For all the talk about a first-party data strategy, there hasn’t been much discussion of what a first-party data strategy actually is or how you should think about one. The truth is, any company with a customer has a first-party data strategy…it’s just a question of whether or not it’s intentional and effective.
First things first: “first-party data” is data from your direct customer relationships that only your brand has access to (… unless of course you share it). Meaning this data was not purchased through a data marketplace or distributor or other 3rd party where your brand actually wasn’t involved. A first-party data strategy is your plan for using this data to support your goals—- and with third-party cookies going away, there’s no better time than now to use the data from your customer engagements to create a differentiated customer experience.
So, how should you think about a first-party data strategy? Here are some basics to get started.
#1 – Business Objectives: Define Your Use Cases and Objectives (Experts Can Help!)
Even though having a first-party data strategy might be new to you, your goals are not. It feels obvious to say, but start with what you want to do for your customer. Are you trying to provide an omni-channel experience? Trigger real-time personalization? Re-market to people who have abandoned a conversion flow? Or better understand a certain behavior?
Virtually any program can be improved by leveraging first-party data. Setting the right course at the start can make all the difference.
#2 – Your Target Audience: Define Customer Lifecycle and Audience Segments
When you define your own customer lifecycle, you know the key stages when visitors are engaging with your business in different contexts and using different channels; this introduces a variety of techniques for how to market to them.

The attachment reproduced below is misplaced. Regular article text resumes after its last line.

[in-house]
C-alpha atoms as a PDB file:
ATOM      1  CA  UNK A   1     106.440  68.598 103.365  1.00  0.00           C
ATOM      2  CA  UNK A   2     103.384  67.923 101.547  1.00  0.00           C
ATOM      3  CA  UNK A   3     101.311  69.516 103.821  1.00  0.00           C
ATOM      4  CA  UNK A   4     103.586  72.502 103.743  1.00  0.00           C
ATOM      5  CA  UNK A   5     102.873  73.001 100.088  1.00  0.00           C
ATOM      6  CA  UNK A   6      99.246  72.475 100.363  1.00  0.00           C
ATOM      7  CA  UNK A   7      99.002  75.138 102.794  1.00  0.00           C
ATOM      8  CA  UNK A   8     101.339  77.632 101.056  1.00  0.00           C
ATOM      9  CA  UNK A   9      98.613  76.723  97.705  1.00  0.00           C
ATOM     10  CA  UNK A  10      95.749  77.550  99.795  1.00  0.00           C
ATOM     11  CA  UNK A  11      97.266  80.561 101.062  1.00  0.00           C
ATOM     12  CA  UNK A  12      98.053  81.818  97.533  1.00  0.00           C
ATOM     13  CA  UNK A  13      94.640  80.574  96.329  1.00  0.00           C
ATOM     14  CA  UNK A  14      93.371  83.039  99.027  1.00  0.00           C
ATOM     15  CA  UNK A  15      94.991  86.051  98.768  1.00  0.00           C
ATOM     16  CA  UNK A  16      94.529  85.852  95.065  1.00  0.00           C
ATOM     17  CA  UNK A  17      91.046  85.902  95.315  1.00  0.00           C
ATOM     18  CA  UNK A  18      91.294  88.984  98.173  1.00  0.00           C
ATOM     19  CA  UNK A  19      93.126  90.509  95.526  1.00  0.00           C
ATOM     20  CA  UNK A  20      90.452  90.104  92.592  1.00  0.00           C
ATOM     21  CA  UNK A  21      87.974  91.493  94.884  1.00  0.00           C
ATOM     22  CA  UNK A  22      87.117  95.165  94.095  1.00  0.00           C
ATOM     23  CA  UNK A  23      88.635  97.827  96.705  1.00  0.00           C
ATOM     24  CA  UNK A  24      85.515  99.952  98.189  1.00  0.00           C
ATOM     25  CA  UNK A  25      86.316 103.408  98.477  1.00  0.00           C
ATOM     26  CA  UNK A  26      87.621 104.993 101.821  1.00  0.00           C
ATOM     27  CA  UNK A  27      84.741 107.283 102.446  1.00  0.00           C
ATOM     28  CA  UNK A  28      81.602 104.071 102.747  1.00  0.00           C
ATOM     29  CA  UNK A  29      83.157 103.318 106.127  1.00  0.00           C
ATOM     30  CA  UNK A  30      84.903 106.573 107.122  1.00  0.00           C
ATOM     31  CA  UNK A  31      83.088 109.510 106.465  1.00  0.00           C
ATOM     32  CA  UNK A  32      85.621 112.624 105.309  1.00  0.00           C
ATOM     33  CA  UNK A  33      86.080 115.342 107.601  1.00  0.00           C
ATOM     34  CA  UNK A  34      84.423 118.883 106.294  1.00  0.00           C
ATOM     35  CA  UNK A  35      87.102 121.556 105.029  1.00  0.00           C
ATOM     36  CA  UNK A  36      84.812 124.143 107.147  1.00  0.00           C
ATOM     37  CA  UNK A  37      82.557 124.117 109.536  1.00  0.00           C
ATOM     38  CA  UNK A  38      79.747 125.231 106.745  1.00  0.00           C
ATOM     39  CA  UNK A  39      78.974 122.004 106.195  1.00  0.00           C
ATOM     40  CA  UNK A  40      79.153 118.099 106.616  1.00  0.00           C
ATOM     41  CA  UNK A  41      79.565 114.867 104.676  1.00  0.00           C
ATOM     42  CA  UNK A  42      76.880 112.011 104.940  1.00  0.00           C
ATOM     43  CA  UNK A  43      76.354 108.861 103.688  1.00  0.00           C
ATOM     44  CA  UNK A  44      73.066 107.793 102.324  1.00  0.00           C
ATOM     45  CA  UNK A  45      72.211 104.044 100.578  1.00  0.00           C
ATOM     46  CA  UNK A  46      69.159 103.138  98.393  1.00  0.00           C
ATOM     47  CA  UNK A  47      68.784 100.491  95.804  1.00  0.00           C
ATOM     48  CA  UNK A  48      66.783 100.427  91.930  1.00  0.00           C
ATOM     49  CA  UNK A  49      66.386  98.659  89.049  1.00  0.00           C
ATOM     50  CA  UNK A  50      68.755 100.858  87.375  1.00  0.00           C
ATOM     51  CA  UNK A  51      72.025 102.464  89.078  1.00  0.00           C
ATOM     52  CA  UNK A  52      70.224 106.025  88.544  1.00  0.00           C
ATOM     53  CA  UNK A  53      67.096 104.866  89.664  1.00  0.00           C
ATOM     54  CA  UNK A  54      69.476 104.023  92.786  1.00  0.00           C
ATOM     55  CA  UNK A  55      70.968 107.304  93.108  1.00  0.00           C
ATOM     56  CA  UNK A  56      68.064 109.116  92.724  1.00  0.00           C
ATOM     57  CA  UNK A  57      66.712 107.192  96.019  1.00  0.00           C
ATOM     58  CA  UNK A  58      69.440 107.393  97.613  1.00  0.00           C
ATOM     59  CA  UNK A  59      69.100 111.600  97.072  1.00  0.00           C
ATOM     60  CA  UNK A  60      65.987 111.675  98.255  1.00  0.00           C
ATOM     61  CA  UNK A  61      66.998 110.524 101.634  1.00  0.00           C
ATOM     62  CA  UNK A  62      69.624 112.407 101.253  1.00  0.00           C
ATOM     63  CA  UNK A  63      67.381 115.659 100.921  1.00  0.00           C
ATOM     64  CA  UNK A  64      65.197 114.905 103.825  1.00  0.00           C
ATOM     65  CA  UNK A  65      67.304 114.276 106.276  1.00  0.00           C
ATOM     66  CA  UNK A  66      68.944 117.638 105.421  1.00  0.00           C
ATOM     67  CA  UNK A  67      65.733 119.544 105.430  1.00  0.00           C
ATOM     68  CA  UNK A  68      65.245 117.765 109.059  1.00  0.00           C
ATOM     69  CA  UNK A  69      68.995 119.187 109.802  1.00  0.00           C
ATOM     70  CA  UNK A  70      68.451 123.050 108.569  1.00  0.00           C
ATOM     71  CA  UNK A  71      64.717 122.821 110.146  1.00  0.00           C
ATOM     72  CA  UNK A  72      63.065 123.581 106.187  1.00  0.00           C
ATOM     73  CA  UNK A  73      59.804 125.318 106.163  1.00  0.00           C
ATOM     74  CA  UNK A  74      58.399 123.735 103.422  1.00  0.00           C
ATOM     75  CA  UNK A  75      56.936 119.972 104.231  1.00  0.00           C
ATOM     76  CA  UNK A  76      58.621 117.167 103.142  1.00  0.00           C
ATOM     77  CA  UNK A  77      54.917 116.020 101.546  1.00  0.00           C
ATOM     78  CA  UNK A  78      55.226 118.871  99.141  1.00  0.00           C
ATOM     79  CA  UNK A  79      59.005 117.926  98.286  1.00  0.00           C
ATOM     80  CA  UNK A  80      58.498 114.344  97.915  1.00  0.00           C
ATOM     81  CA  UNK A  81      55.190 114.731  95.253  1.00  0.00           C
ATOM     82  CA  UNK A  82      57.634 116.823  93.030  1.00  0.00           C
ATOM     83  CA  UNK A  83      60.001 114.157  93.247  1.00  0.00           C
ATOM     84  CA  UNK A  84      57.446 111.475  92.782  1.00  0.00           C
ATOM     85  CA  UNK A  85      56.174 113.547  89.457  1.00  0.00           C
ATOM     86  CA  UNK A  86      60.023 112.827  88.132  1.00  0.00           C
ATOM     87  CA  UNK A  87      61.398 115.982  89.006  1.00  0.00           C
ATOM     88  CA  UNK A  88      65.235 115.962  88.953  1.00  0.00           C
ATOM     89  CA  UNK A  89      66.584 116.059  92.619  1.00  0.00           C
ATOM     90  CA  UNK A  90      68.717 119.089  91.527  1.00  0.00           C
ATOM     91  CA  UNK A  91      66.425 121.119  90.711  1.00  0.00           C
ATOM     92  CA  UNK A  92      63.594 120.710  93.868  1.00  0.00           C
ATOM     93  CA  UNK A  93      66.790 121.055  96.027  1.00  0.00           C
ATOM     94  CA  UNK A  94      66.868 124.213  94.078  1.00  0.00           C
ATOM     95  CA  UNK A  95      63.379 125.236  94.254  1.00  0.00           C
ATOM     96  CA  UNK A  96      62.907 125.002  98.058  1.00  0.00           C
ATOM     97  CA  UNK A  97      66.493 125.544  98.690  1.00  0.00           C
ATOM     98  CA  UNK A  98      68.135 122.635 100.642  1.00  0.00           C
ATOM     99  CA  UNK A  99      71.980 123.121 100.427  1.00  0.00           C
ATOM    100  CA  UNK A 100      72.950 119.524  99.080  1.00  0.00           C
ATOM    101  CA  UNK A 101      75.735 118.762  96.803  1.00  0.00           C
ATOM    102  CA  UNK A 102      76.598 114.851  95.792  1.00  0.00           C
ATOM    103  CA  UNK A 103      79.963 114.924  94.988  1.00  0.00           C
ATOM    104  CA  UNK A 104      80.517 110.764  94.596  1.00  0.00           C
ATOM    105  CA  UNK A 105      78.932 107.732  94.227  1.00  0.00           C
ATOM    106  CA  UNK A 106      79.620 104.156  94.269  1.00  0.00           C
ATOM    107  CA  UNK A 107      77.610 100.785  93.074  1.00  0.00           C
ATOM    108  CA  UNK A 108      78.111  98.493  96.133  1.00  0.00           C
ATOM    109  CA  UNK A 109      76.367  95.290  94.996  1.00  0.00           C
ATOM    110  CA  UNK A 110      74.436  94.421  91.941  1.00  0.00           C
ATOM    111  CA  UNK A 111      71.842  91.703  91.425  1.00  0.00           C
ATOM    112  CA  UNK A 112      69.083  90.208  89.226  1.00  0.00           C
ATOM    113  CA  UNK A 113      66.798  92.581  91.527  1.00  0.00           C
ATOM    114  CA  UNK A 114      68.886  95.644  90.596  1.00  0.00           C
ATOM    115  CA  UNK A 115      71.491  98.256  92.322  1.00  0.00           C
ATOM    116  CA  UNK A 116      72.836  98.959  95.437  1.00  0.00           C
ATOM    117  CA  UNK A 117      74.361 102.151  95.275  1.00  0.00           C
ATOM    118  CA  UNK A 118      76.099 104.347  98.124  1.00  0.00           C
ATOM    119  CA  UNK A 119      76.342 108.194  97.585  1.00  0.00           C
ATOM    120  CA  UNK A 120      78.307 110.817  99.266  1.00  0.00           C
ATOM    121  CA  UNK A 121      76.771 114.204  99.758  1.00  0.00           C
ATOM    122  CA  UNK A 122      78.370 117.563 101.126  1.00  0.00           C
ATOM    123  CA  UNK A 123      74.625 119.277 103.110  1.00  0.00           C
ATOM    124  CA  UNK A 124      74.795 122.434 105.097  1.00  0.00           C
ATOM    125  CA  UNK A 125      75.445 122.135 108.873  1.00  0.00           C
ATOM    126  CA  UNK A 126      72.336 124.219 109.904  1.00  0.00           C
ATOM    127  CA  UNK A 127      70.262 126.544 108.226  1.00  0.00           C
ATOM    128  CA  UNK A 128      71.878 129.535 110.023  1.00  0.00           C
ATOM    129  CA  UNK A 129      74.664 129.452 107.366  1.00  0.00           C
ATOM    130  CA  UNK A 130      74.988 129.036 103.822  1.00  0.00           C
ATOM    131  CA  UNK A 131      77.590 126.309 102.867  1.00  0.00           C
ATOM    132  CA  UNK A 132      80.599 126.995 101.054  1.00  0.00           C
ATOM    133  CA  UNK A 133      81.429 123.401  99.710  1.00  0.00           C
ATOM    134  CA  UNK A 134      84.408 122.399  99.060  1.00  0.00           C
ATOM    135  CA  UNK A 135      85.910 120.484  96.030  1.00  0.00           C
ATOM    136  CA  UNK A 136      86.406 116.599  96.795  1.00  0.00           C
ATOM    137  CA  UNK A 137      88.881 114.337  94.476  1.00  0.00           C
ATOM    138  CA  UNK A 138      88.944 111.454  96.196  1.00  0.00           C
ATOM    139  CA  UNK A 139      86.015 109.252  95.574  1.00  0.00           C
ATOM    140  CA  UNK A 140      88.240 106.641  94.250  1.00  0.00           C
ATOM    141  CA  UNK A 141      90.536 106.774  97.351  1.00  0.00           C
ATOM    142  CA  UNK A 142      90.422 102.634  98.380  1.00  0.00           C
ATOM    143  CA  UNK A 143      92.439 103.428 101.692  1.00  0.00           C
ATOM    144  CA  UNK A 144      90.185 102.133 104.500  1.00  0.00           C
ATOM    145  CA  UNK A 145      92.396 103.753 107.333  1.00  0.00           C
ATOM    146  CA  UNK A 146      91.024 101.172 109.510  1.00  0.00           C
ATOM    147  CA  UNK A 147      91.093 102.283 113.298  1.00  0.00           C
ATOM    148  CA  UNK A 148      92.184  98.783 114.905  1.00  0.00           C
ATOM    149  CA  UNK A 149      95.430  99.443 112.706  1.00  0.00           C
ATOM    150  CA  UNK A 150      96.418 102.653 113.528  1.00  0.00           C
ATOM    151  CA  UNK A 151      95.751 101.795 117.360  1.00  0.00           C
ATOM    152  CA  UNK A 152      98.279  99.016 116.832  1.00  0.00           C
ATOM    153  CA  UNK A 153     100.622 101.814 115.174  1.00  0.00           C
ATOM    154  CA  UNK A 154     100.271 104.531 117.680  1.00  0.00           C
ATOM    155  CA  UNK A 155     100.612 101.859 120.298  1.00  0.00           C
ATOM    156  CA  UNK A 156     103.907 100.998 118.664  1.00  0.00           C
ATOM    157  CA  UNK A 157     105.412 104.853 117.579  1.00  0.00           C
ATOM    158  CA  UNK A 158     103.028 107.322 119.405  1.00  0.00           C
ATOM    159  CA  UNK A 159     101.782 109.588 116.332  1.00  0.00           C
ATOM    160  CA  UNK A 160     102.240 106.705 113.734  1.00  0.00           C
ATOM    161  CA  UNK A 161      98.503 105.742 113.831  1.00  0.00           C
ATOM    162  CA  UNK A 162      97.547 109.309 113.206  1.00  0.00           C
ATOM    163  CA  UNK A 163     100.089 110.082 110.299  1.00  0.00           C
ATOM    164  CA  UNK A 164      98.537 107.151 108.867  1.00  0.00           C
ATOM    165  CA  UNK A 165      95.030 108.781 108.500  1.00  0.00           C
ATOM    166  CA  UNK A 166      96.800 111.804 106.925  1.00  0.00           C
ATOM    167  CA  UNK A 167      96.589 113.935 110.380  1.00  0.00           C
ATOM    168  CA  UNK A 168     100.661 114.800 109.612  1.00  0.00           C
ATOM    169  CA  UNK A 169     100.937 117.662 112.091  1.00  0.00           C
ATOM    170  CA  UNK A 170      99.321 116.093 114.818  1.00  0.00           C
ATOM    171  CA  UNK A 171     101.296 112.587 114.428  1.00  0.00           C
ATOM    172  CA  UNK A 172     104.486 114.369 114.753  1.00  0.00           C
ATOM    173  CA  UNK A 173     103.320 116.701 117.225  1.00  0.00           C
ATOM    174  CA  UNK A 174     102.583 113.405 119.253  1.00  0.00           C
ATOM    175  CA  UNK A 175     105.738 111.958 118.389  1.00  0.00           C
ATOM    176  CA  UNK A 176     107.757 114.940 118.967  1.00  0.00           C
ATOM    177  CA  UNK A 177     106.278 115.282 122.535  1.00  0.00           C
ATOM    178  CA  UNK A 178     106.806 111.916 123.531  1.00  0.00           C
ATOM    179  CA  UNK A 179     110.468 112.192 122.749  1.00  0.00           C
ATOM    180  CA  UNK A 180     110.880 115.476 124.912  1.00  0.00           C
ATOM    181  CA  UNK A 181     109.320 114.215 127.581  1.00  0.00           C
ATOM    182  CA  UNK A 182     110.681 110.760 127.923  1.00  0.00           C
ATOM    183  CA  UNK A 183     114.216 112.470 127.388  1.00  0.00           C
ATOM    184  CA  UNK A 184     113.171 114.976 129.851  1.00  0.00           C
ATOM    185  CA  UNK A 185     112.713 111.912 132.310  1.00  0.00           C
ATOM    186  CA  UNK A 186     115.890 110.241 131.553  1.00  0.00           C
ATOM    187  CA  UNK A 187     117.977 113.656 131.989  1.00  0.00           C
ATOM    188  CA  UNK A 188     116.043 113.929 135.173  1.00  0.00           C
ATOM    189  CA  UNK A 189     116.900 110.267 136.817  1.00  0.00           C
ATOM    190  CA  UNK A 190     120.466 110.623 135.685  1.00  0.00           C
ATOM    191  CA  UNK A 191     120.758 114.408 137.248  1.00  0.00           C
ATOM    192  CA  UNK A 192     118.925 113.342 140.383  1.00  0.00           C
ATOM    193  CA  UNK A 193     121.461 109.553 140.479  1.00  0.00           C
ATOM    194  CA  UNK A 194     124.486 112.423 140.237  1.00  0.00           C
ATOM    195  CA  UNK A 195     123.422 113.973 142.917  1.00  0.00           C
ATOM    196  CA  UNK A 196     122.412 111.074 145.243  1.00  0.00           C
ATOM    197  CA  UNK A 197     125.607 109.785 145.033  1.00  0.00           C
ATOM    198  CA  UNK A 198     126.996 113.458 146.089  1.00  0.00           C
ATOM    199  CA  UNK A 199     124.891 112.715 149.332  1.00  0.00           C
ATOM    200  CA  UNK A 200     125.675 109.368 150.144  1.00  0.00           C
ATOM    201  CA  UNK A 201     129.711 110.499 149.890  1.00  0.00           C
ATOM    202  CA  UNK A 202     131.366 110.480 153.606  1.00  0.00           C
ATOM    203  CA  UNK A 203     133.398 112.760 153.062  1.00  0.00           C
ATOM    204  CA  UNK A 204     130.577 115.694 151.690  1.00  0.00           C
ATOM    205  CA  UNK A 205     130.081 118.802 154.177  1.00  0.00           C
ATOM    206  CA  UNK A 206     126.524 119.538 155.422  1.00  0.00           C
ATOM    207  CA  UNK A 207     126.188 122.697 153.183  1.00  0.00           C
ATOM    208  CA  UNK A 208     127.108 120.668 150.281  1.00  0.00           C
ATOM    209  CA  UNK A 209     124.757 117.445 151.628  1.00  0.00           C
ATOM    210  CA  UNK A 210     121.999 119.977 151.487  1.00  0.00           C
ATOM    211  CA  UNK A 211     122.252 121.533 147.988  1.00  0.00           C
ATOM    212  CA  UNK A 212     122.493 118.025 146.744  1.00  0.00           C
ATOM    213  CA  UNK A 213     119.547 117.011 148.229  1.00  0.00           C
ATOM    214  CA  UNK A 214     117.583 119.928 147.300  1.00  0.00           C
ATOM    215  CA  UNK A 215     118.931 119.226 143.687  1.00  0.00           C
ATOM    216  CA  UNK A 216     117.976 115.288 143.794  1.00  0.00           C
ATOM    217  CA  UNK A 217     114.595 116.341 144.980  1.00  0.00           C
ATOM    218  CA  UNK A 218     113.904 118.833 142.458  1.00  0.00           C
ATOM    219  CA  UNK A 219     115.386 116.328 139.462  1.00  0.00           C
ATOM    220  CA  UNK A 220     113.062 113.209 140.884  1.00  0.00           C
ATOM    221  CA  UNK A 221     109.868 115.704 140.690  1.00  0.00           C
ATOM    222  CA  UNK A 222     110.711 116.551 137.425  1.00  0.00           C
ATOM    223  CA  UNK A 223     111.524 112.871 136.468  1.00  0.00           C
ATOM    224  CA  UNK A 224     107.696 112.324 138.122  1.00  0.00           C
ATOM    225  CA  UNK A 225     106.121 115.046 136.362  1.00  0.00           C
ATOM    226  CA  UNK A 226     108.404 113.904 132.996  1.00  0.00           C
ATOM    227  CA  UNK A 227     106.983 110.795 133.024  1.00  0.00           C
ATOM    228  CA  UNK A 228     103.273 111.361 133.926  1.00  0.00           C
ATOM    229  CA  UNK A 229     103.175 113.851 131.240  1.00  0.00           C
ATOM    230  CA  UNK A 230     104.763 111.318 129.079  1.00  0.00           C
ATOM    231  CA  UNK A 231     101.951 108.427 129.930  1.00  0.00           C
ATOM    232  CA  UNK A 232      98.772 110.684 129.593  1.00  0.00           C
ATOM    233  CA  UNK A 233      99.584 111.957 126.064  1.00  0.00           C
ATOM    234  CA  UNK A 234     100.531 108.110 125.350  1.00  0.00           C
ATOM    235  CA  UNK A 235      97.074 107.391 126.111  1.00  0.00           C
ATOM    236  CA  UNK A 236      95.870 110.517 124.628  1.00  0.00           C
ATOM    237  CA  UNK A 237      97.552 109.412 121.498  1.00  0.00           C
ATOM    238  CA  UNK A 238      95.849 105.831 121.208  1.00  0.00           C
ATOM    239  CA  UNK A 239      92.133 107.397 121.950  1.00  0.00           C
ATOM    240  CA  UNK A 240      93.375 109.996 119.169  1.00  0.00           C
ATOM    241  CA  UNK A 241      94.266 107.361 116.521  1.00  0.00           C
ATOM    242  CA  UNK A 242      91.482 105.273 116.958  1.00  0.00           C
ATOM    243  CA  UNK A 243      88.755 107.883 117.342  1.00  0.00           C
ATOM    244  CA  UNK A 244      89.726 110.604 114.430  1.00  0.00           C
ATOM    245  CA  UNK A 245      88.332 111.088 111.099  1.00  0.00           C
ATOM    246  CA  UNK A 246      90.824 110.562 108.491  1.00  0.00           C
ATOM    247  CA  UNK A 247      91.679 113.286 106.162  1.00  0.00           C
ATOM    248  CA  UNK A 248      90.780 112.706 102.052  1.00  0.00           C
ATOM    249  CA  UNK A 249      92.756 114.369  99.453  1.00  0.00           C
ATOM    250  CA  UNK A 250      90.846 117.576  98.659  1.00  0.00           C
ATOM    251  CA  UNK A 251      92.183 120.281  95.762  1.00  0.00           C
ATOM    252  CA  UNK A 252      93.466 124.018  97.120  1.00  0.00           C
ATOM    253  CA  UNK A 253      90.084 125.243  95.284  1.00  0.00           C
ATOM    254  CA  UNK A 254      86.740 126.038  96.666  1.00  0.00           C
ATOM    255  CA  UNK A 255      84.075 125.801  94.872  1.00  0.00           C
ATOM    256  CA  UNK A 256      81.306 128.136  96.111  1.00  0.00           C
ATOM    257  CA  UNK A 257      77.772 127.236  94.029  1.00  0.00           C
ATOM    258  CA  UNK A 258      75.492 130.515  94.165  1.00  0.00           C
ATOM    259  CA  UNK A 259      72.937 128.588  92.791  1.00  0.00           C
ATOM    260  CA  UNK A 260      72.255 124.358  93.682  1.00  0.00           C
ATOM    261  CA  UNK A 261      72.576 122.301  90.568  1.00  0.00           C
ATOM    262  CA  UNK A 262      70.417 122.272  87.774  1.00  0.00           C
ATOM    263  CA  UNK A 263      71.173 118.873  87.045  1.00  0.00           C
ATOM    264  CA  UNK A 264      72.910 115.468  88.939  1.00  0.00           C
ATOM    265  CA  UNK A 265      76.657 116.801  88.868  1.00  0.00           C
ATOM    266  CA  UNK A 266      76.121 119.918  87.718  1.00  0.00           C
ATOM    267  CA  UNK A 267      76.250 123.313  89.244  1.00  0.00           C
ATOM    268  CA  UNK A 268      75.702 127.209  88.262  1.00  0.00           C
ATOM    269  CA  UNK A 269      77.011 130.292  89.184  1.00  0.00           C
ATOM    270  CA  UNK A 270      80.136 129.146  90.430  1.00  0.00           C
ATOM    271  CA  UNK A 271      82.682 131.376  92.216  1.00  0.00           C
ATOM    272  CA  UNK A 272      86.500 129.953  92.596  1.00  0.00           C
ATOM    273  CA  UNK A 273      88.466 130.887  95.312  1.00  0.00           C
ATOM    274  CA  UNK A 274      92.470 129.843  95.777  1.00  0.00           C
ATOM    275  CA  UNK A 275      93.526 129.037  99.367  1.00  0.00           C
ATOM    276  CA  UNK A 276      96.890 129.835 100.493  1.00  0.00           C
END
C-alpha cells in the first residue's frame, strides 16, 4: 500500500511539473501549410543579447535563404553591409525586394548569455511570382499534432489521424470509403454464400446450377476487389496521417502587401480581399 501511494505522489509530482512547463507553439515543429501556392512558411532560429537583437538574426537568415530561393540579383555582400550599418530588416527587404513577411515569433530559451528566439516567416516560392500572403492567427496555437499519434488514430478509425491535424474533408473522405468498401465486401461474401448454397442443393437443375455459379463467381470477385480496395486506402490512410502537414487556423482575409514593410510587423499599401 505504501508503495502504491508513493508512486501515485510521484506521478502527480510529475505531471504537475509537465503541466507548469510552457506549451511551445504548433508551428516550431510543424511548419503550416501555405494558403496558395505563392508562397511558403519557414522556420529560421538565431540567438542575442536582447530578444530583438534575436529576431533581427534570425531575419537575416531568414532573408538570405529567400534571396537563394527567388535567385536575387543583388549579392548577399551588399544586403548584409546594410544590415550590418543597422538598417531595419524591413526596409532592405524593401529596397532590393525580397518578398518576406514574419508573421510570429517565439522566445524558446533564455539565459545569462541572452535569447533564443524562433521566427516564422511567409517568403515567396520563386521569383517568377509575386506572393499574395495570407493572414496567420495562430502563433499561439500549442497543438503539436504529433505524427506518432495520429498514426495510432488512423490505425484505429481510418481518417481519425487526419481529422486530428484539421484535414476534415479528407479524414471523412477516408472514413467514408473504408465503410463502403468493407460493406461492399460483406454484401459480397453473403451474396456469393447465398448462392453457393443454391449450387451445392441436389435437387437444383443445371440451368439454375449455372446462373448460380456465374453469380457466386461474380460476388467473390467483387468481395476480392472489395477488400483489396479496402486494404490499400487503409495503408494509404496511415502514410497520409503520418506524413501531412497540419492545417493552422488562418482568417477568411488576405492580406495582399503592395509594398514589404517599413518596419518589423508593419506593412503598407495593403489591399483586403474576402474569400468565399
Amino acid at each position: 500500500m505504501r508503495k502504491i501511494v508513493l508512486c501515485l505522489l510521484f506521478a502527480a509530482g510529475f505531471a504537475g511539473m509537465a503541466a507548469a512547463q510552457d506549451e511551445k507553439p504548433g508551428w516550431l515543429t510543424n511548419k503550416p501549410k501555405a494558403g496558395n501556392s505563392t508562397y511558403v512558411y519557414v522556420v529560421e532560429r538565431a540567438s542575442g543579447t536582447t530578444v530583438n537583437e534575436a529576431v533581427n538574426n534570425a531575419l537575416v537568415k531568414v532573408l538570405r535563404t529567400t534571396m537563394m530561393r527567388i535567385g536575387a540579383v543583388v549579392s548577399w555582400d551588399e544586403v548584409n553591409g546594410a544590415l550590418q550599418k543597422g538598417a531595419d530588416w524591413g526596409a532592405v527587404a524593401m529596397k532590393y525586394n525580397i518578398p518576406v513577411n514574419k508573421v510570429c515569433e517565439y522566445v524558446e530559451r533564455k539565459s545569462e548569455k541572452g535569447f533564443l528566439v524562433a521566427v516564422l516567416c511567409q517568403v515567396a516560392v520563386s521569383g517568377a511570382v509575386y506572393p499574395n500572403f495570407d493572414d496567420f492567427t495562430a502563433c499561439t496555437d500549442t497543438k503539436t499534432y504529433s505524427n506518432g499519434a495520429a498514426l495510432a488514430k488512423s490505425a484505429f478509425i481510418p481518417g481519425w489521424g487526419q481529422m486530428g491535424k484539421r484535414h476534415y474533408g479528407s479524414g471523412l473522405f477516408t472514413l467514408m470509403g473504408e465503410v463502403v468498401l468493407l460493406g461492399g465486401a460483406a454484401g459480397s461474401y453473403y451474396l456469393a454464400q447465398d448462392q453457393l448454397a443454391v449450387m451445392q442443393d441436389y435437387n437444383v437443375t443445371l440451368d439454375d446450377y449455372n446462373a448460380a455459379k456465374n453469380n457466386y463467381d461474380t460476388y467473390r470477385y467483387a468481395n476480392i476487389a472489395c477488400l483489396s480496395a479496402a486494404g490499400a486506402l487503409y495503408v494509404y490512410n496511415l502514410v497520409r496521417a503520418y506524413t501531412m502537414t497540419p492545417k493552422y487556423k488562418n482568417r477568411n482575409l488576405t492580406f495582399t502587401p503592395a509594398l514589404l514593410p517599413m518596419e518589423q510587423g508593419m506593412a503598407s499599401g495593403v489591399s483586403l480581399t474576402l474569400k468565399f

To define your audiences and target them, you will need the right first-party data. The major channels for getting data are identified along the lifecycle– web, mobile, apps, CRM, communication channels, your product itself— just to name a few. But before any personalized marketing strategy can be developed, you must first identify and segment your visitors into marketable groups.
Visitors, or “personas”, can be segmented by common demographics, firmographics, affinities, online behavior, or perceived value to your organization.
#3 – Required Data: What Are Your Data Sources? It ALL Starts with Data Collection
In Step 2, the right first-party data helped define your customer lifecycle and audience segments. What’s less clear are, (1), the specific data points needed to support your use case and audiences, (2) how you might go about getting those data points and (3) what you might be able to do to get a data point that you may not have today.
Time to go to work specifying how data and your channels combine to deliver customer experiences. There are a variety of ways to understand your customers through data, and it’s not limited to simply the data points you can collect, but rather how you can combine and enrich that data to create new insights.